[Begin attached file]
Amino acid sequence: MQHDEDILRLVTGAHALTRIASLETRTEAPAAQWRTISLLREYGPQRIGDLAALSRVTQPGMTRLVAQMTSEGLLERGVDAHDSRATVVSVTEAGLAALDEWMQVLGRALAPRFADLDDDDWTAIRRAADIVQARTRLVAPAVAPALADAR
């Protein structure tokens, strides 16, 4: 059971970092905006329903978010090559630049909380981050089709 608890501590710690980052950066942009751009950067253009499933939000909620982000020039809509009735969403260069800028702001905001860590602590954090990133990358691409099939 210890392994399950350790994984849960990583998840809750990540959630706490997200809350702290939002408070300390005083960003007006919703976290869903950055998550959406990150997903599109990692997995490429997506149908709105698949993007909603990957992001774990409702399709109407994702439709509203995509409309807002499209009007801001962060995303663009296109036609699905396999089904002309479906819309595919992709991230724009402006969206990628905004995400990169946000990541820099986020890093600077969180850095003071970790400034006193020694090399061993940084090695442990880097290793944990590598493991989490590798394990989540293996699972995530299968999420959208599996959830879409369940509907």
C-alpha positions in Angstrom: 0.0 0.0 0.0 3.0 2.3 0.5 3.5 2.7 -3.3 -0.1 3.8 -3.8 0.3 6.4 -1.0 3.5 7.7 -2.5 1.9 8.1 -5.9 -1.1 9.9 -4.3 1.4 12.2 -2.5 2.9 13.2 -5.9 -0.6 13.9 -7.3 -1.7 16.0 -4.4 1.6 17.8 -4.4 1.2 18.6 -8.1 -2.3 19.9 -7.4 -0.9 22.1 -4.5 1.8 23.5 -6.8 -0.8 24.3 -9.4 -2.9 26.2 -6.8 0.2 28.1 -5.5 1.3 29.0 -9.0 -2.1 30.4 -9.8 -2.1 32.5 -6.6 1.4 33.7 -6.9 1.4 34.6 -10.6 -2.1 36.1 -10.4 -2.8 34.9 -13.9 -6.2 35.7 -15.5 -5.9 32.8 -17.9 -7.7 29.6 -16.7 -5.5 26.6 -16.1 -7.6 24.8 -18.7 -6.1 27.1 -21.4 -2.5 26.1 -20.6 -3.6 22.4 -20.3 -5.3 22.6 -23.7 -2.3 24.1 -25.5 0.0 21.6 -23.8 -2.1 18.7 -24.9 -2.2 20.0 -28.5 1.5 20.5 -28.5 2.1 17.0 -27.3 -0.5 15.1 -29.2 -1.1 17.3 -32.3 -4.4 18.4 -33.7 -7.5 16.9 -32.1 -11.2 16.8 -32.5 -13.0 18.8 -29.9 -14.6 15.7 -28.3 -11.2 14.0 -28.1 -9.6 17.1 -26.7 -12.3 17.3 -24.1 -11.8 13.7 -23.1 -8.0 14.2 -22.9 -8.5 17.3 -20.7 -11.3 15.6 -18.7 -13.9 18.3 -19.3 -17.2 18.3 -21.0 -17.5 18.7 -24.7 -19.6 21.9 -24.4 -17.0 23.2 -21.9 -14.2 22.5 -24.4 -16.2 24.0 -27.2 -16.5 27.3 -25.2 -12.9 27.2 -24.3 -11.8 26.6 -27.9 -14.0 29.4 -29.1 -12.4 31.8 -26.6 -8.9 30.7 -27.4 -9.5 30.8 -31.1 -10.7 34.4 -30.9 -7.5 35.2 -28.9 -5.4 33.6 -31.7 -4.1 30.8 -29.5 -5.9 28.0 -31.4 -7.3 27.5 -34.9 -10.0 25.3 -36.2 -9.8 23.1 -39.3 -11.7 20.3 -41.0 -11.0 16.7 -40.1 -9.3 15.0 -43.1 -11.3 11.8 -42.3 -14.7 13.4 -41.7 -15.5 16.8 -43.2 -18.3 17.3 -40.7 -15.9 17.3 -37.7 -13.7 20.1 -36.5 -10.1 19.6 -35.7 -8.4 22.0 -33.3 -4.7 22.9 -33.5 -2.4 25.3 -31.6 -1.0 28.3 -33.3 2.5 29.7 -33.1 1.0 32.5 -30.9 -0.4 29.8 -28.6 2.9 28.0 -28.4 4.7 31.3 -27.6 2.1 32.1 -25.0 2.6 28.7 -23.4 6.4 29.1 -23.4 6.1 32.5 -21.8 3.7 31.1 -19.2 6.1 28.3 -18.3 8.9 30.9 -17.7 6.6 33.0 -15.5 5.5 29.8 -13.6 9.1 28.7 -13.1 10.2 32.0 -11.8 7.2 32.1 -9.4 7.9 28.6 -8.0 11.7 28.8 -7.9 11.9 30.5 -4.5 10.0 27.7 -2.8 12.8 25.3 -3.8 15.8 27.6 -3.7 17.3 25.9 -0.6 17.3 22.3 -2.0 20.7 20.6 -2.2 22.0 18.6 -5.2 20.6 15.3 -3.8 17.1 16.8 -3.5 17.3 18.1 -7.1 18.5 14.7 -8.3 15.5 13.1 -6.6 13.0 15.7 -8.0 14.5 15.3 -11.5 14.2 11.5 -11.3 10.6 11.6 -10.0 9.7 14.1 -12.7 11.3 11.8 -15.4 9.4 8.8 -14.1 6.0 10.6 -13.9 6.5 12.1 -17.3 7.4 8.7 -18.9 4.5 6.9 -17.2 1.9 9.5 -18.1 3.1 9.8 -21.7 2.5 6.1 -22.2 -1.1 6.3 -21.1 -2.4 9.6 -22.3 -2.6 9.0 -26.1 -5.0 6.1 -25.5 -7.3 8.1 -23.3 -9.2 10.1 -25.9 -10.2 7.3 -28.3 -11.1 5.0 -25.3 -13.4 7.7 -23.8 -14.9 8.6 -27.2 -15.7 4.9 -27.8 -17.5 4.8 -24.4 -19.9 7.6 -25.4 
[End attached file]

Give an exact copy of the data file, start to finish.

Amino acid sequence: MQHDEDILRLVTGAHALTRIASLETRTEAPAAQWRTISLLREYGPQRIGDLAALSRVTQPGMTRLVAQMTSEGLLERGVDAHDSRATVVSVTEAGLAALDEWMQVLGRALAPRFADLDDDDWTAIRRAADIVQARTRLVAPAVAPALADAR
């Protein structure tokens, strides 16, 4: 059971970092905006329903978010090559630049909380981050089709 608890501590710690980052950066942009751009950067253009499933939000909620982000020039809509009735969403260069800028702001905001860590602590954090990133990358691409099939 210890392994399950350790994984849960990583998840809750990540959630706490997200809350702290939002408070300390005083960003007006919703976290869903950055998550959406990150997903599109990692997995490429997506149908709105698949993007909603990957992001774990409702399709109407994702439709509203995509409309807002499209009007801001962060995303663009296109036609699905396999089904002309479906819309595919992709991230724009402006969206990628905004995400990169946000990541820099986020890093600077969180850095003071970790400034006193020694090399061993940084090695442990880097290793944990590598493991989490590798394990989540293996699972995530299968999420959208599996959830879409369940509907």
C-alpha positions in Angstrom: 0.0 0.0 0.0 3.0 2.3 0.5 3.5 2.7 -3.3 -0.1 3.8 -3.8 0.3 6.4 -1.0 3.5 7.7 -2.5 1.9 8.1 -5.9 -1.1 9.9 -4.3 1.4 12.2 -2.5 2.9 13.2 -5.9 -0.6 13.9 -7.3 -1.7 16.0 -4.4 1.6 17.8 -4.4 1.2 18.6 -8.1 -2.3 19.9 -7.4 -0.9 22.1 -4.5 1.8 23.5 -6.8 -0.8 24.3 -9.4 -2.9 26.2 -6.8 0.2 28.1 -5.5 1.3 29.0 -9.0 -2.1 30.4 -9.8 -2.1 32.5 -6.6 1.4 33.7 -6.9 1.4 34.6 -10.6 -2.1 36.1 -10.4 -2.8 34.9 -13.9 -6.2 35.7 -15.5 -5.9 32.8 -17.9 -7.7 29.6 -16.7 -5.5 26.6 -16.1 -7.6 24.8 -18.7 -6.1 27.1 -21.4 -2.5 26.1 -20.6 -3.6 22.4 -20.3 -5.3 22.6 -23.7 -2.3 24.1 -25.5 0.0 21.6 -23.8 -2.1 18.7 -24.9 -2.2 20.0 -28.5 1.5 20.5 -28.5 2.1 17.0 -27.3 -0.5 15.1 -29.2 -1.1 17.3 -32.3 -4.4 18.4 -33.7 -7.5 16.9 -32.1 -11.2 16.8 -32.5 -13.0 18.8 -29.9 -14.6 15.7 -28.3 -11.2 14.0 -28.1 -9.6 17.1 -26.7 -12.3 17.3 -24.1 -11.8 13.7 -23.1 -8.0 14.2 -22.9 -8.5 17.3 -20.7 -11.3 15.6 -18.7 -13.9 18.3 -19.3 -17.2 18.3 -21.0 -17.5 18.7 -24.7 -19.6 21.9 -24.4 -17.0 23.2 -21.9 -14.2 22.5 -24.4 -16.2 24.0 -27.2 -16.5 27.3 -25.2 -12.9 27.2 -24.3 -11.8 26.6 -27.9 -14.0 29.4 -29.1 -12.4 31.8 -26.6 -8.9 30.7 -27.4 -9.5 30.8 -31.1 -10.7 34.4 -30.9 -7.5 35.2 -28.9 -5.4 33.6 -31.7 -4.1 30.8 -29.5 -5.9 28.0 -31.4 -7.3 27.5 -34.9 -10.0 25.3 -36.2 -9.8 23.1 -39.3 -11.7 20.3 -41.0 -11.0 16.7 -40.1 -9.3 15.0 -43.1 -11.3 11.8 -42.3 -14.7 13.4 -41.7 -15.5 16.8 -43.2 -18.3 17.3 -40.7 -15.9 17.3 -37.7 -13.7 20.1 -36.5 -10.1 19.6 -35.7 -8.4 22.0 -33.3 -4.7 22.9 -33.5 -2.4 25.3 -31.6 -1.0 28.3 -33.3 2.5 29.7 -33.1 1.0 32.5 -30.9 -0.4 29.8 -28.6 2.9 28.0 -28.4 4.7 31.3 -27.6 2.1 32.1 -25.0 2.6 28.7 -23.4 6.4 29.1 -23.4 6.1 32.5 -21.8 3.7 31.1 -19.2 6.1 28.3 -18.3 8.9 30.9 -17.7 6.6 33.0 -15.5 5.5 29.8 -13.6 9.1 28.7 -13.1 10.2 32.0 -11.8 7.2 32.1 -9.4 7.9 28.6 -8.0 11.7 28.8 -7.9 11.9 30.5 -4.5 10.0 27.7 -2.8 12.8 25.3 -3.8 15.8 27.6 -3.7 17.3 25.9 -0.6 17.3 22.3 -2.0 20.7 20.6 -2.2 22.0 18.6 -5.2 20.6 15.3 -3.8 17.1 16.8 -3.5 17.3 18.1 -7.1 18.5 14.7 -8.3 15.5 13.1 -6.6 13.0 15.7 -8.0 14.5 15.3 -11.5 14.2 11.5 -11.3 10.6 11.6 -10.0 9.7 14.1 -12.7 11.3 11.8 -15.4 9.4 8.8 -14.1 6.0 10.6 -13.9 6.5 12.1 -17.3 7.4 8.7 -18.9 4.5 6.9 -17.2 1.9 9.5 -18.1 3.1 9.8 -21.7 2.5 6.1 -22.2 -1.1 6.3 -21.1 -2.4 9.6 -22.3 -2.6 9.0 -26.1 -5.0 6.1 -25.5 -7.3 8.1 -23.3 -9.2 10.1 -25.9 -10.2 7.3 -28.3 -11.1 5.0 -25.3 -13.4 7.7 -23.8 -14.9 8.6 -27.2 -15.7 4.9 -27.8 -17.5 4.8 -24.4 -19.9 7.6 -25.4 